Nottingham Durham Train
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Nottingham is a city and county town of Nottinghamshire in the East Midlands of England. The city is famed for its link to the legend of Robin Hood and is also renowned for its lace making, bicycle and tobacco industries. Visitors to Nottingham have a huge range of things to do and places and buildings to see. Some of Nottingham's famous venues include the National Ice Centre, the National Water Sports Centre, its Test cricket ground, Trent Bridge, two professional football teams (Nottingham Forest and Notts County), and successful cricket and ice hockey teams.
Culturally, Nottingham is spoilt for choice. In addition to its vast range of bars, restaurants and night clubs the city has two large theatres, many museums and art galleries, an independent cinema and several live music venues including the Nottingham Arena and Rock City.
Nottingham has many different architectural styles with buildings dating back to the 12th century. The centre of Nottingham is usually regarded as the Old Market Square which is the largest city square in the UK. The square is overlooked by the Council House which was built in the 1920's and has baroque columns and stone statues of two lions at the front to stand guard over the square. On the ground floor of the Council House, Exchange Arcade is an upmarket shopping centre which has a number of high end boutiques.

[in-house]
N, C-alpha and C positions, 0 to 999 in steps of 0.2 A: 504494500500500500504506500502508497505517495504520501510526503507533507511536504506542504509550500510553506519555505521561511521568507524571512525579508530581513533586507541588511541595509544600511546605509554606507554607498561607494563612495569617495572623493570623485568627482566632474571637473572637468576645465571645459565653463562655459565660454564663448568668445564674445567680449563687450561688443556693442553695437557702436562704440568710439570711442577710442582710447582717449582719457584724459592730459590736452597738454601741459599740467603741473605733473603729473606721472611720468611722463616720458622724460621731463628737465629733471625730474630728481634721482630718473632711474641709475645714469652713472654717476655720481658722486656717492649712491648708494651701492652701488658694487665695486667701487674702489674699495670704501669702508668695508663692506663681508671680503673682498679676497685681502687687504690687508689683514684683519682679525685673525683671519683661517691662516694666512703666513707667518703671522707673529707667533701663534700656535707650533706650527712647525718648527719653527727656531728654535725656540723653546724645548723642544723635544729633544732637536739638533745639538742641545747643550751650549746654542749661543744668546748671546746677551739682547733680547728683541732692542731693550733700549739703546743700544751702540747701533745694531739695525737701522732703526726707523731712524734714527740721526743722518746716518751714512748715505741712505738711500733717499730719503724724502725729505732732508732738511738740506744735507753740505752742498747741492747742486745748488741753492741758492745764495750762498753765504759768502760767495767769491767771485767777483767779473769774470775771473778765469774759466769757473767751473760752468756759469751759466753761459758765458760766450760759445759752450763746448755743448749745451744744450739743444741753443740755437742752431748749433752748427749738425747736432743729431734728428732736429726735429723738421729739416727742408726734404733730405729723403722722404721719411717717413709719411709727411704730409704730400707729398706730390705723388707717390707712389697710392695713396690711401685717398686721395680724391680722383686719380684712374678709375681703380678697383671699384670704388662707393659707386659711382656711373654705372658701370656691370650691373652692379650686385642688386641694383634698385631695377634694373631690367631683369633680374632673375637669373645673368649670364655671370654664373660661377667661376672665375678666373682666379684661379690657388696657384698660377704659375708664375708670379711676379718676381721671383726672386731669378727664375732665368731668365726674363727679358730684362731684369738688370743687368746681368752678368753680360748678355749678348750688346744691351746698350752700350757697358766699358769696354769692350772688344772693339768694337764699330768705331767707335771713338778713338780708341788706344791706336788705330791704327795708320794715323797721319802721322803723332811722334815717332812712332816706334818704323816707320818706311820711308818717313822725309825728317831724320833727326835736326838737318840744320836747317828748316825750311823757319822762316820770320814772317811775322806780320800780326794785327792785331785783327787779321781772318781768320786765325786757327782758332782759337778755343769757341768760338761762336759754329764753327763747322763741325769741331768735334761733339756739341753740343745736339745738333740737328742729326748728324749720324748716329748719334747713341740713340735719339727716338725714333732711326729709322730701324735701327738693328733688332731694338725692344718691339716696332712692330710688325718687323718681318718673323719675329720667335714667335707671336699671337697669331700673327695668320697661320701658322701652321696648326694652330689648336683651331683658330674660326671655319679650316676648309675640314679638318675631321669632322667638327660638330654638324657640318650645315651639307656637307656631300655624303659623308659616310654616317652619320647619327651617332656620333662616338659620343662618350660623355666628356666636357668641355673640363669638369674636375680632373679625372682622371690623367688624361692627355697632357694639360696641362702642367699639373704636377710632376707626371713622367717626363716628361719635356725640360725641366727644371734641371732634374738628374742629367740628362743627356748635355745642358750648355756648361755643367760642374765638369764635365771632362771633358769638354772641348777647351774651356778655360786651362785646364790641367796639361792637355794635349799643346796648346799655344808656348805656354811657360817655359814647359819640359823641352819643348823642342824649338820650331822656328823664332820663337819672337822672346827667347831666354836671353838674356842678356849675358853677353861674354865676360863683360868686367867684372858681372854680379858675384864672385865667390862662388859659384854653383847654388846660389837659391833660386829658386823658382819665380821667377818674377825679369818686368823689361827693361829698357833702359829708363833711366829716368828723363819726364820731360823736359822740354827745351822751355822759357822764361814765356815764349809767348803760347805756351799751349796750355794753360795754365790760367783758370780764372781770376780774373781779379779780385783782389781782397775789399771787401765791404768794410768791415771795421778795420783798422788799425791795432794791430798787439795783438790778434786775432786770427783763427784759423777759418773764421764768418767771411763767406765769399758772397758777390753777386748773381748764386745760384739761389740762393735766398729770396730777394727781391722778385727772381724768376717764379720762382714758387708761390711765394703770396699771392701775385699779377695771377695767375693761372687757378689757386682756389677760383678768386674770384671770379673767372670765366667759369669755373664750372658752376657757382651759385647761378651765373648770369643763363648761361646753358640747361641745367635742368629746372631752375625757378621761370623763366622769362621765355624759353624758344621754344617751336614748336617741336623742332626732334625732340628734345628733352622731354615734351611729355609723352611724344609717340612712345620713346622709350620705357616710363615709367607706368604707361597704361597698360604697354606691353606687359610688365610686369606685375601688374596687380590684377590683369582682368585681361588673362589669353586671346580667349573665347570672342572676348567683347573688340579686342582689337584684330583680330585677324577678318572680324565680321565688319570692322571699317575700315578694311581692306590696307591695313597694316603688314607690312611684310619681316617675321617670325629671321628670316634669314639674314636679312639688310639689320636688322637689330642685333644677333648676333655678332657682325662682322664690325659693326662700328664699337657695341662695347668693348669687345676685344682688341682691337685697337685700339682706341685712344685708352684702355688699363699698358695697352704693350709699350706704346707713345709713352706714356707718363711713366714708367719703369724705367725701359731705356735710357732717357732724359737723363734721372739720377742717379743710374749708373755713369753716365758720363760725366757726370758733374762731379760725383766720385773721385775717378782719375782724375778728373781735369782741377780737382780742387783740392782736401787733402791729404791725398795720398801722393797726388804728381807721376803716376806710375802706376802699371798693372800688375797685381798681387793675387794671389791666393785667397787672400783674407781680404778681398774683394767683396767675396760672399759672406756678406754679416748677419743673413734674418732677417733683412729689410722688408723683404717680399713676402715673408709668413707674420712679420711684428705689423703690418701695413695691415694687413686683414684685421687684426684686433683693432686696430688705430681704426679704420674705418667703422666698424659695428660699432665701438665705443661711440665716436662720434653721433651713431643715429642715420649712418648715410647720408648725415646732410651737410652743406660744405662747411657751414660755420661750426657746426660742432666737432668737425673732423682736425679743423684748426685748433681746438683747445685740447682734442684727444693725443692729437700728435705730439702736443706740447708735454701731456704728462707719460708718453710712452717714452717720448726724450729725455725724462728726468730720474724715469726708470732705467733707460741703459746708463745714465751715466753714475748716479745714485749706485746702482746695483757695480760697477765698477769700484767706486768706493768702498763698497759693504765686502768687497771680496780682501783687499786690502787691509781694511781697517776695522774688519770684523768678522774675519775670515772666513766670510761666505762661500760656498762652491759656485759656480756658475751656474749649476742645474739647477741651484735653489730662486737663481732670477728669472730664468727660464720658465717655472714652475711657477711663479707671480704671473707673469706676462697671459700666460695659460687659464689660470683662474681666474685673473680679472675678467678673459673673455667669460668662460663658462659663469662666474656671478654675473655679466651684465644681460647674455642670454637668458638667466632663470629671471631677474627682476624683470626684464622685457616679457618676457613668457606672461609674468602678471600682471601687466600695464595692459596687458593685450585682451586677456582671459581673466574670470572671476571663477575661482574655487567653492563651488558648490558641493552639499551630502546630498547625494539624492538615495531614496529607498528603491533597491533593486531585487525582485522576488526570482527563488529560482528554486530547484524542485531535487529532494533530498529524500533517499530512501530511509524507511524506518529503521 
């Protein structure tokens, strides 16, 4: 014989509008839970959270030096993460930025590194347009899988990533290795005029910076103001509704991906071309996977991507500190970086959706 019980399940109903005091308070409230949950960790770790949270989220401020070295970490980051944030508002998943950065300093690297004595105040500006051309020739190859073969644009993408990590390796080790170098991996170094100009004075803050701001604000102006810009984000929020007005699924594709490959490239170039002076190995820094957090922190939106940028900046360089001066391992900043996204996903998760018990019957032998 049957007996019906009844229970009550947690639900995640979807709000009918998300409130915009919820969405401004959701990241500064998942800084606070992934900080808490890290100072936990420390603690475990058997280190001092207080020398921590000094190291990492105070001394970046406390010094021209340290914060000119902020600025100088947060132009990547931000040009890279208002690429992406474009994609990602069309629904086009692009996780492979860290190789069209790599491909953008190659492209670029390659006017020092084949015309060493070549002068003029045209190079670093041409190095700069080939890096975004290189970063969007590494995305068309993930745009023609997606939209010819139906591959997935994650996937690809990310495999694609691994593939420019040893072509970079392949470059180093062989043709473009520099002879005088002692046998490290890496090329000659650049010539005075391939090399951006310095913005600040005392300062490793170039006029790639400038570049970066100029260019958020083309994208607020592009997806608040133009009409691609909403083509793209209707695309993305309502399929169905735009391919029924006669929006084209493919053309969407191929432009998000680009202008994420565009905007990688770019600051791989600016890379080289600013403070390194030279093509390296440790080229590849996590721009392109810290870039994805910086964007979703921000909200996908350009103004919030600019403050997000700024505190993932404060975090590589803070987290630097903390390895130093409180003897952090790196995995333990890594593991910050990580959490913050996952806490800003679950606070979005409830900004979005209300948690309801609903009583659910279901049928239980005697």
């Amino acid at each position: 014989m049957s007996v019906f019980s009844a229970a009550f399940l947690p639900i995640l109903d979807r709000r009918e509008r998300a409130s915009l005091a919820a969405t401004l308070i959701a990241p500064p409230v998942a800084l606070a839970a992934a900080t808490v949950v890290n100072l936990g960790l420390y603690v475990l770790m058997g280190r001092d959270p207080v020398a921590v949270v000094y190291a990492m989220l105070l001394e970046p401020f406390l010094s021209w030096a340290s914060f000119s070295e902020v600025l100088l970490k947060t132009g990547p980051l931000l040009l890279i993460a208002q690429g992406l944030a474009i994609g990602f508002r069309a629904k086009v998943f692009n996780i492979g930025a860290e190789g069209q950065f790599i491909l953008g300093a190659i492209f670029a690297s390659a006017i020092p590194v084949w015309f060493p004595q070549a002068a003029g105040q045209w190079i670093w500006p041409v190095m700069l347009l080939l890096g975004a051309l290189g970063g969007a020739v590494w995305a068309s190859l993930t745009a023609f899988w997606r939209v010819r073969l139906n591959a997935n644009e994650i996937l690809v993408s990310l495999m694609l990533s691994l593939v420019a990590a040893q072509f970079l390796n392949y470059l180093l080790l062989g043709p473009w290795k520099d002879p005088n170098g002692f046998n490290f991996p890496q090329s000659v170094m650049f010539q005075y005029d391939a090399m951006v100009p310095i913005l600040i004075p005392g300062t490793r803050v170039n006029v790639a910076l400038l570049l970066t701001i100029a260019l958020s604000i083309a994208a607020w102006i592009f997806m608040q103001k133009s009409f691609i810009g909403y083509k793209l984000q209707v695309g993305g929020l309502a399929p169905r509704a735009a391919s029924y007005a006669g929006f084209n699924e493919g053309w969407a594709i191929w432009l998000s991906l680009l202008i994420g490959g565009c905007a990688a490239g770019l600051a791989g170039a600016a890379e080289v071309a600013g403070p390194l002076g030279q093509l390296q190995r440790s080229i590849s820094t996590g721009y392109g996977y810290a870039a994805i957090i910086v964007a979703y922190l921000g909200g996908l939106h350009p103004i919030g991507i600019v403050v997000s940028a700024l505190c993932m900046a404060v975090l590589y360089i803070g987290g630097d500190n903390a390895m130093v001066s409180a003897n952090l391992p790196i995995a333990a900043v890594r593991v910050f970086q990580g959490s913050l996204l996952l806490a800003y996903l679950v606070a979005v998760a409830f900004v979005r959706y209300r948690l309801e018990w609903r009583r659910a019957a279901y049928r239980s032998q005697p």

Located in the north east of England, the city of Durham is a cathedral city and has a Norman Castle dating from 1073. During the medieval period the city gained spiritual prominence because it was the final resting place of Saint Cuthbert and Saint Bede the Venerable. The shrine of Saint Cuthbert, situated behind the High Altar of Durham Cathedral, was the most important religious site in England until the martyrdom of St Thomas Becket at Canterbury.
The old commercial section of the city encompasses the peninsula on three sides, following the River Wear. The peninsula was historically surrounded by the castle wall extending from the castle keep and broken by two gatehouses to the north and west of the enclosure. After extensive remodeling by the Victorians the walls were removed with the exception of the gatehouse which is still standing on the Bailey.
The whole of the centre of Durham is designated a conservation area which was first designated in 1968, and was extended in 1980. In addition to the Cathedral and Castle, Durham contains over 630 listed buildings, 569 of which are located within the city centre conservation area.